From Chupke Chupke to Anand: Why Hrishikesh Mukherjee is forever
His heroes came from middle class, his values as well. On the 92nd birthday of master raconteur Hrishikesh Mukherjee, we revisit the reasons for the everlasting charm of his cinema.Updated: Oct 02, 2014 10:55 IST
A still from Anand.
Hrishikesh Mukherjee is to Indian cinema what PG Wodehouse is to literature. The worlds that they showcased in their works stopped existing a long while back but that didn't stop them from painting a vivid picture. And there was so much warmth and heart in them that you stopped there every time reality became too much.
Some people pop pills when life serves them a blow, others famously drink their sorrows and many search meaning and a moment of peace with masters like Mukherjee. He offered you a medley of emotions - laugh out loud funny and gut-wrenching pathos - and it all came served with life lessons.
Also read: To Hrishikesh Mukherjee, with love: Sonam Kapoor on Khoobsurat
If Anand and Mili said you cannot stop living because death is inevitable, Satyakaam and Ashirwaad showed how a few things in life are worth dying for, Abhimaan and Namak Haraam proved that love does conquer all even ego and class divide, and Abhimaan and Guddi took away the sheen from reel to reveal its reality - warts and all. What about his classics like Chupke Chupke and Golmaal? Well, they are so uproariously funny, who cares?
He was the raconteur of an era gone by when wearing a short kurta made a statement - social not sartorial, when you could chat up random people on the road and make friends out of them, and when a young India still wanted to live by its ethos and principles.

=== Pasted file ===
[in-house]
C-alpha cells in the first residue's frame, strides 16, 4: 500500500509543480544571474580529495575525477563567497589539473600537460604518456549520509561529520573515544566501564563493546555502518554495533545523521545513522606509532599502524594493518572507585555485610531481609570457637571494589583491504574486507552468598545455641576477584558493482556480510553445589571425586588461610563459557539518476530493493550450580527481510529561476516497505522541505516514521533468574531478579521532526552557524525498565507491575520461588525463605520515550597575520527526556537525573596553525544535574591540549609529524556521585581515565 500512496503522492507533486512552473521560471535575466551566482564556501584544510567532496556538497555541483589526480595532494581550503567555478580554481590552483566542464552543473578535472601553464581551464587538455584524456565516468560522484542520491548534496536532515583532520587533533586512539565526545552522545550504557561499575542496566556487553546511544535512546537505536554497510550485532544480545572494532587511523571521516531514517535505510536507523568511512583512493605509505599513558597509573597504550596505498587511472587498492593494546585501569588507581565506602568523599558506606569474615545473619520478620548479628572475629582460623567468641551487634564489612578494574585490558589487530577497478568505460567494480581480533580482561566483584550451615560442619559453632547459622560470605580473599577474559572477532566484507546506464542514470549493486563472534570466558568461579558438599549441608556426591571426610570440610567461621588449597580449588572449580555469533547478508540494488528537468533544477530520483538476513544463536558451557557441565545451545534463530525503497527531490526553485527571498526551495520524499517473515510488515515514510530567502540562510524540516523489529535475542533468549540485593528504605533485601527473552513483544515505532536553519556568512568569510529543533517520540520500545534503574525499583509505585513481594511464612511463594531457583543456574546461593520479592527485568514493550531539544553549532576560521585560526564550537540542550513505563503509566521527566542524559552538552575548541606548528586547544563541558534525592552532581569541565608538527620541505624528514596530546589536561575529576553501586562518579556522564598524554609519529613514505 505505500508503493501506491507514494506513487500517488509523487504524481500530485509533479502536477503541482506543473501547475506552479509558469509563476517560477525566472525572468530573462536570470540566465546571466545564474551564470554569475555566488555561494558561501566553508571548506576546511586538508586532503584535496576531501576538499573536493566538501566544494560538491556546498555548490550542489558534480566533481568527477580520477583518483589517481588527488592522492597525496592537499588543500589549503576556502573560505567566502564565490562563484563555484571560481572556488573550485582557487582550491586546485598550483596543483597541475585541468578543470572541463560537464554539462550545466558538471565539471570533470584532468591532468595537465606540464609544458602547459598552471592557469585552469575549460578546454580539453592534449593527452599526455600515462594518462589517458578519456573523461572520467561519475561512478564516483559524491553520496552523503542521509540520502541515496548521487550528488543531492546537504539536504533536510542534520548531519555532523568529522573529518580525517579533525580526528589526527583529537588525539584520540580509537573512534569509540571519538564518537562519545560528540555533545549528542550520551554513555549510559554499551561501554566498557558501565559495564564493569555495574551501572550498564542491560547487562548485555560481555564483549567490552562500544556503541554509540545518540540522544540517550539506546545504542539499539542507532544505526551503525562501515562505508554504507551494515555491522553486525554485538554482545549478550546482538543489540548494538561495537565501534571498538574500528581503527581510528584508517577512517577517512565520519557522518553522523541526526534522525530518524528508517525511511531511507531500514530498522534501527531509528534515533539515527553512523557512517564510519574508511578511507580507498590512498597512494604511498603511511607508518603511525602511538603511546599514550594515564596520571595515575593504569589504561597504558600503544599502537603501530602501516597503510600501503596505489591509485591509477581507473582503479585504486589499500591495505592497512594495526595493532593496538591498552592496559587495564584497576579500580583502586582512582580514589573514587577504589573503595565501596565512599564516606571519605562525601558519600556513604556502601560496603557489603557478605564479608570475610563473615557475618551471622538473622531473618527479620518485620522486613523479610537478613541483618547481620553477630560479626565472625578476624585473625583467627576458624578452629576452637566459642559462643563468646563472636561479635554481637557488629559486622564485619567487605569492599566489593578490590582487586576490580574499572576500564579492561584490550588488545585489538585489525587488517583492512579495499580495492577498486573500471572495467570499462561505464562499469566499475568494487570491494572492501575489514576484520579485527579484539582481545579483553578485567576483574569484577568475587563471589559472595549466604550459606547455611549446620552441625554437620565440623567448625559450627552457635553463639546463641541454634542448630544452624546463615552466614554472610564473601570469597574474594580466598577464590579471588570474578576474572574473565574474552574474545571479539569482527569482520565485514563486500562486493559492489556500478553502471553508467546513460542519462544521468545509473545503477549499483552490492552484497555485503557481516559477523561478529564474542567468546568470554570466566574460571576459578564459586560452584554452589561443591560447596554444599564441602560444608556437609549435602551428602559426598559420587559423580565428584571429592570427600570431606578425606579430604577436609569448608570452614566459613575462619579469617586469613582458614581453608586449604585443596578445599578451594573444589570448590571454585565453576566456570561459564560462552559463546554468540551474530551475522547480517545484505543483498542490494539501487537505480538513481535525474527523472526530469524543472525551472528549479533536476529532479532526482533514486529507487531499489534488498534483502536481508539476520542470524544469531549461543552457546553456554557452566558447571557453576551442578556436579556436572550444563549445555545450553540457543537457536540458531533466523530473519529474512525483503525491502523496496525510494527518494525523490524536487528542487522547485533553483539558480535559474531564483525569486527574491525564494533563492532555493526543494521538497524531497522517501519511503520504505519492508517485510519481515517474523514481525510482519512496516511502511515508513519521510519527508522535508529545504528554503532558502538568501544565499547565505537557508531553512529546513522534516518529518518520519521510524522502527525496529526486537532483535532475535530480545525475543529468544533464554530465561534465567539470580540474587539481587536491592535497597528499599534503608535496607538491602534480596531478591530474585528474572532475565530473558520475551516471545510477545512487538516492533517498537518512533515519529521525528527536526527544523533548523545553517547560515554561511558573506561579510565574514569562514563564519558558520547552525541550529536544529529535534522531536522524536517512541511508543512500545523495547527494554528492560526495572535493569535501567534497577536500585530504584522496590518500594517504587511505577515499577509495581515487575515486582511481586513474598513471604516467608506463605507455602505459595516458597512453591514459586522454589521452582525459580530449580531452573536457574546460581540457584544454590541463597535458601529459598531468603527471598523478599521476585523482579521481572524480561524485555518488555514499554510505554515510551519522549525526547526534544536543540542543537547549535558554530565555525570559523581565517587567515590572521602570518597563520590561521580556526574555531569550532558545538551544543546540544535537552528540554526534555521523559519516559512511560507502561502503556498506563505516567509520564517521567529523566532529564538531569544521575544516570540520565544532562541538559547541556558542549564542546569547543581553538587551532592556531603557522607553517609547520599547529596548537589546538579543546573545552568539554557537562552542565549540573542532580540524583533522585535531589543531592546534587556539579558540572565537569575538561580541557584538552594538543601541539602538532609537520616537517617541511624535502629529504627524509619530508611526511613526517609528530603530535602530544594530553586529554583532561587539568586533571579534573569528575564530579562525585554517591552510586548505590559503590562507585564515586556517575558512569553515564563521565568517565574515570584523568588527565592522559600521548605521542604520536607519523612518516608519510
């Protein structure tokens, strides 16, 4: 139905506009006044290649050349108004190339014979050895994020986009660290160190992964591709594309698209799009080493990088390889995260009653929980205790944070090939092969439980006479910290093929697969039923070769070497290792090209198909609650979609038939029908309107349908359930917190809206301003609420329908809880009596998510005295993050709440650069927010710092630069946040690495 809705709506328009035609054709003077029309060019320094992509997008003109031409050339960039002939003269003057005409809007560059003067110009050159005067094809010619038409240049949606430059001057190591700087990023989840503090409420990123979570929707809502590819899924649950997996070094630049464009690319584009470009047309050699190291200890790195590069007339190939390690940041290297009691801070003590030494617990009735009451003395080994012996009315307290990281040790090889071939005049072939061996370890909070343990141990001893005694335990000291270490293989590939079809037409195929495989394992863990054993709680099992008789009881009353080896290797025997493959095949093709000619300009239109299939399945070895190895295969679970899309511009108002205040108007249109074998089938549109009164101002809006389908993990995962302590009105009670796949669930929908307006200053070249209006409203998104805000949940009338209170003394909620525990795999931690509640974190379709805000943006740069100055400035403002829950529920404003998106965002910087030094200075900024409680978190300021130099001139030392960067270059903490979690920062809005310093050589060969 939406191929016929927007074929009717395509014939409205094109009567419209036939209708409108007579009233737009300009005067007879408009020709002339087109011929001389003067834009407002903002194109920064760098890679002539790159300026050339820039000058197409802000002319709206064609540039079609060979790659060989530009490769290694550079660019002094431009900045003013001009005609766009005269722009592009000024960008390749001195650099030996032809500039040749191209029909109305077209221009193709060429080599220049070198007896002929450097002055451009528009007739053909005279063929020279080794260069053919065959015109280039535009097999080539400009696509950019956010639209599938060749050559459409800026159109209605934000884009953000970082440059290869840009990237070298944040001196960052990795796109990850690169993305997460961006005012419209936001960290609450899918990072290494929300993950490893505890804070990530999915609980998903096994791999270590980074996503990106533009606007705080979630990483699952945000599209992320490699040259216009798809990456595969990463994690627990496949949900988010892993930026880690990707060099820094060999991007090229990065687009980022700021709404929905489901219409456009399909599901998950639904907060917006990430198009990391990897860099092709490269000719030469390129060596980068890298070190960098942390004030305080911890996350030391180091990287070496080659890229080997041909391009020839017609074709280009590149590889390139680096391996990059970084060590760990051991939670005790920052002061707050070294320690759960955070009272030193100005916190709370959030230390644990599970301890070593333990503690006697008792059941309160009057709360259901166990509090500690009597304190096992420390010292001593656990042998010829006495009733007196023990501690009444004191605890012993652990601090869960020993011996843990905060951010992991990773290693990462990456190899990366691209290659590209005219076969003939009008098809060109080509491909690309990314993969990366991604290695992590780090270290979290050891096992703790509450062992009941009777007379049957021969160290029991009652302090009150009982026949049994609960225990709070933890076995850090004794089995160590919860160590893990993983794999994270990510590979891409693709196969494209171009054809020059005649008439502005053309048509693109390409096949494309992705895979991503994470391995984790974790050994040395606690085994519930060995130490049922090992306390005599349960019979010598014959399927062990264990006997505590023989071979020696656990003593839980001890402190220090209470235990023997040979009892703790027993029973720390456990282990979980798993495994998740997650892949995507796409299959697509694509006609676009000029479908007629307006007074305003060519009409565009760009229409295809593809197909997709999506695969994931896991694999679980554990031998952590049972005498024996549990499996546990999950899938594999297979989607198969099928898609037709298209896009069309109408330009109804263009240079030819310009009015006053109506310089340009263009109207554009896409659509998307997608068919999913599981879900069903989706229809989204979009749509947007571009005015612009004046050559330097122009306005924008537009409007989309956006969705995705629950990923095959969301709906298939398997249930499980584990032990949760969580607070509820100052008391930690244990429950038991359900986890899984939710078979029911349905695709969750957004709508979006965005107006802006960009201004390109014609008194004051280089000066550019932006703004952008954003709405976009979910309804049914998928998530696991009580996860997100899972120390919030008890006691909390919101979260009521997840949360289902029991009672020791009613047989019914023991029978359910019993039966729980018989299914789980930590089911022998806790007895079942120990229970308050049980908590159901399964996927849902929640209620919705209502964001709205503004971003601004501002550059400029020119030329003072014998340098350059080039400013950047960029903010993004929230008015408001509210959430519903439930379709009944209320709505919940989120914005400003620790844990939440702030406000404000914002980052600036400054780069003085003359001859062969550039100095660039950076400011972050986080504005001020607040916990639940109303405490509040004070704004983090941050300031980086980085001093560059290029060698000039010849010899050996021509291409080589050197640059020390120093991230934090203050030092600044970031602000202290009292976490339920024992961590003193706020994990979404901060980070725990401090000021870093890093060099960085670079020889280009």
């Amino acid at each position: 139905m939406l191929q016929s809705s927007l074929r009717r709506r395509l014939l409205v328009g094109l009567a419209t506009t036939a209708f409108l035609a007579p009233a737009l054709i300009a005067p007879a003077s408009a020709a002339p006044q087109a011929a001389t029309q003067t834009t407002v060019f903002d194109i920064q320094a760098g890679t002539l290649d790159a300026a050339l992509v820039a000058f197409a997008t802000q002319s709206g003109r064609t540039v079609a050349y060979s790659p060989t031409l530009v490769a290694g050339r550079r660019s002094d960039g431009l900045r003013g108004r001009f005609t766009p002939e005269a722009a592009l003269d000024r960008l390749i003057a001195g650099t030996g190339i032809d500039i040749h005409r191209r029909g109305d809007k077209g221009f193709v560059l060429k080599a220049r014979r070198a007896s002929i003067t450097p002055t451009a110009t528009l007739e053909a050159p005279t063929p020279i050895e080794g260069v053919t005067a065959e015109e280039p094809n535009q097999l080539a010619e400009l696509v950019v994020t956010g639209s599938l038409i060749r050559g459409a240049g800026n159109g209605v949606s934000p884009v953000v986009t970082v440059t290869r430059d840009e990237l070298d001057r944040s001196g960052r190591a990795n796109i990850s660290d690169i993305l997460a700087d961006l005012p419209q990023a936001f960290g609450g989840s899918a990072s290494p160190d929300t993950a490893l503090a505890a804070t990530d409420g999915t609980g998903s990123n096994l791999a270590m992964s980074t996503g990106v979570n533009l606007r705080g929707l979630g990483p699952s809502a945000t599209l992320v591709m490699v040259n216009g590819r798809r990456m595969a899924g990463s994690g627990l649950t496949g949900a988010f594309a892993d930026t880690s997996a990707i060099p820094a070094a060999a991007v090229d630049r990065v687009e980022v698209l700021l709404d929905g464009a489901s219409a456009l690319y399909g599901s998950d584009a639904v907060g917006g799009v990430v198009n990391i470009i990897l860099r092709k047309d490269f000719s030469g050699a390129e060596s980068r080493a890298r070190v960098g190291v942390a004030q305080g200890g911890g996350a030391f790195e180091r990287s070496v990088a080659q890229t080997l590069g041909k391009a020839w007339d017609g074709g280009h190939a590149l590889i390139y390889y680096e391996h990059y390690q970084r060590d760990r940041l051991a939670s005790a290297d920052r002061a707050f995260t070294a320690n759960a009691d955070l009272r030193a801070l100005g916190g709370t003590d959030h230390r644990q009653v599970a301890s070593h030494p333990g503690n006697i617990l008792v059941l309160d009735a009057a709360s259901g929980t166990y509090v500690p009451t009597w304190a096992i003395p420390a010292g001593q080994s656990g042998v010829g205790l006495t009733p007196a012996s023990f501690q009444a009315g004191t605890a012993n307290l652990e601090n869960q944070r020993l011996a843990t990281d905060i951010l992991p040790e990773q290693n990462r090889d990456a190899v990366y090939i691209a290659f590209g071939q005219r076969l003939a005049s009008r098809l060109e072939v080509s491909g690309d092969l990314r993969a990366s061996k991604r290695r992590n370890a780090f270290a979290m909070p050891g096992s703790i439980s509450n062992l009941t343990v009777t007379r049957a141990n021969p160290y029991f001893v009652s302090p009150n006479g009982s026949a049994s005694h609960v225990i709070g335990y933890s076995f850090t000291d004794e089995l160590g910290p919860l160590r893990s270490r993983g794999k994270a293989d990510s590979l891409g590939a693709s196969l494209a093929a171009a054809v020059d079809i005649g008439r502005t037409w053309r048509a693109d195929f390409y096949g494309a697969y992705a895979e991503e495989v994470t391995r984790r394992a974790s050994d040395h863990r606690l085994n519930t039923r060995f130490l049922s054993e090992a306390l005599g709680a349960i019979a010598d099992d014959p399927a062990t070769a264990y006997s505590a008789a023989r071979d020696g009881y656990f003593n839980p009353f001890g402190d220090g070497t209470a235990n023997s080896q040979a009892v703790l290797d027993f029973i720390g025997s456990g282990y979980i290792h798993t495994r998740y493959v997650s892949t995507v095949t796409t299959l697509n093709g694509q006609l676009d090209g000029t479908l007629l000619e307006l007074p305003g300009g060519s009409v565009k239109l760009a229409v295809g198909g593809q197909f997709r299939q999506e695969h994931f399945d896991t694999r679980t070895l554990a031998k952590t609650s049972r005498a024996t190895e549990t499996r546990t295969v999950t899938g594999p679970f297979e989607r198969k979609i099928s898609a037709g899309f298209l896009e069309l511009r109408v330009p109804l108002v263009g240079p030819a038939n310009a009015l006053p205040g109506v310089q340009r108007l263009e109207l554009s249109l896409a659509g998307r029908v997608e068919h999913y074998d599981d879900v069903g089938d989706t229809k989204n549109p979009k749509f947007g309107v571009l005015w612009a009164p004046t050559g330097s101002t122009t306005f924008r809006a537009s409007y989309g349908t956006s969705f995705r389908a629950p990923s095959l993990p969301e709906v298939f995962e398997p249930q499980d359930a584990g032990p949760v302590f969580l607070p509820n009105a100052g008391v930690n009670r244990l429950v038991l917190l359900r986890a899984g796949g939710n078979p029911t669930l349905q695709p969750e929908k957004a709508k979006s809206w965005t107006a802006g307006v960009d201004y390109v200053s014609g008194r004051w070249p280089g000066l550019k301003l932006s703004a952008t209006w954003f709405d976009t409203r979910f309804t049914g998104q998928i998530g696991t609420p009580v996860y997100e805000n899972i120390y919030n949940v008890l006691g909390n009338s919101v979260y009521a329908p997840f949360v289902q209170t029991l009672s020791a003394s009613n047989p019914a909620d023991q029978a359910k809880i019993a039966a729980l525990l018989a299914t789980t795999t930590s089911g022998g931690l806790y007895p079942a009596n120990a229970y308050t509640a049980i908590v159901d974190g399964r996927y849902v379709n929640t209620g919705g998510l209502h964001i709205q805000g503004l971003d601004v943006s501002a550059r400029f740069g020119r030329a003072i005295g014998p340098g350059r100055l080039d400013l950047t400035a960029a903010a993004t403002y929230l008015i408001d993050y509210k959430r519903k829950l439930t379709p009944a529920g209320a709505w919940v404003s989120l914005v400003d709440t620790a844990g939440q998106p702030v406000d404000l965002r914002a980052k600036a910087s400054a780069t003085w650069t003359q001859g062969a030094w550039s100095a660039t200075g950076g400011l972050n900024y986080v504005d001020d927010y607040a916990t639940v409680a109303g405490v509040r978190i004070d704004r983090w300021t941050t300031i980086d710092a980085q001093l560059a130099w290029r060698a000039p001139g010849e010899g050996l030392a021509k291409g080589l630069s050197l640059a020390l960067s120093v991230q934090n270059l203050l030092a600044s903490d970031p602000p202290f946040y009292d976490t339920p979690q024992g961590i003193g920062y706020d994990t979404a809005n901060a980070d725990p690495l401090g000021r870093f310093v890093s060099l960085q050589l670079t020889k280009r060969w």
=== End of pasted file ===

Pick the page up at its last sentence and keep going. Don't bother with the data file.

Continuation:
A still from Chupke Chupke.
As compared to the multi-crore extravaganzas we get in Hindi cinema today, his cinema was downright homely. The production values were minimal, you could have swapped the sets for any middle class home in India and white kurta was the favoured mode of dress for both superstar Rajesh Khanna and everyman Amol Palekar.
A still from Golmaal.
Even reigning stars like Khanna, Dharmendra and Amitabh Bachchan lost their glitz and became real people you met on the streets, who populated office cubicles with you or lived across the road from you.
His characters spoke the same language, faced similar issues and their heartache and happiness found an echo in your own. If Bawarchi was about a large dysfunctional Indian family that needs a little push to realise there's love beneath all that friction, Khoobsurat pitted the young against the old but underlined that every generation has its strengths and weaknesses. But mostly, his cinema was about primacy of human relationships.
Every single film of his had heart. It will be hard to find anyone who has watched Anand and not teared up. At the same time, those same people will be at pains to justify that the film was not manipulating them in any way, it was just life.
Probably that was the ingredient which was missing in the many remakes of his films. Films like Khoobsurat remake or Bol Bachchan may have made money but they failed to touch your soul. You did not carry the small little victories of those new characters with you, neither did you fret about their failures. And therein lies the real appeal of Hrishikesh Mukherjee.